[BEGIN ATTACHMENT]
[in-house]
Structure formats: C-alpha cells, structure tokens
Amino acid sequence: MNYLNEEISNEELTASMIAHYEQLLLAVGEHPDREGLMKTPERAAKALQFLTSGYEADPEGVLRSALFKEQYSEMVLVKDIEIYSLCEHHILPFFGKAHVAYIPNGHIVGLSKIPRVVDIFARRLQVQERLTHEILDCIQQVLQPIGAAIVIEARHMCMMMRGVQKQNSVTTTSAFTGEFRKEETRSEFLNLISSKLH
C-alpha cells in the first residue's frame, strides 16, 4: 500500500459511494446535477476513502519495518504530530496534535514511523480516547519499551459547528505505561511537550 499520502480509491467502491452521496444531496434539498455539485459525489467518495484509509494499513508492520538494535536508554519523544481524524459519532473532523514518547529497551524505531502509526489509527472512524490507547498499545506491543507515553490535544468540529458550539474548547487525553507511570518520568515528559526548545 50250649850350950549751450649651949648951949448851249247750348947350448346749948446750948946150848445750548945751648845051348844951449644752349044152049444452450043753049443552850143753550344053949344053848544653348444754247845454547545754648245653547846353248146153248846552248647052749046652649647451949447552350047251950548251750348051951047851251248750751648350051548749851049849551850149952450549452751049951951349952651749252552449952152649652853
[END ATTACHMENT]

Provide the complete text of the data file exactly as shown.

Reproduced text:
[in-house]
Structure formats: C-alpha cells, structure tokens
Amino acid sequence: MNYLNEEISNEELTASMIAHYEQLLLAVGEHPDREGLMKTPERAAKALQFLTSGYEADPEGVLRSALFKEQYSEMVLVKDIEIYSLCEHHILPFFGKAHVAYIPNGHIVGLSKIPRVVDIFARRLQVQERLTHEILDCIQQVLQPIGAAIVIEARHMCMMMRGVQKQNSVTTTSAFTGEFRKEETRSEFLNLISSKLH
C-alpha cells in the first residue's frame, strides 16, 4: 500500500459511494446535477476513502519495518504530530496534535514511523480516547519499551459547528505505561511537550 499520502480509491467502491452521496444531496434539498455539485459525489467518495484509509494499513508492520538494535536508554519523544481524524459519532473532523514518547529497551524505531502509526489509527472512524490507547498499545506491543507515553490535544468540529458550539474548547487525553507511570518520568515528559526548545 50250649850350950549751450649651949648951949448851249247750348947350448346749948446750948946150848445750548945751648845051348844951449644752349044152049444452450043753049443552850143753550344053949344053848544653348444754247845454547545754648245653547846353248146153248846552248647052749046652649647451949447552350047251950548251750348051951047851251248750751648350051548749851049849551850149952450549452751049951951349952651749252552449952152649652853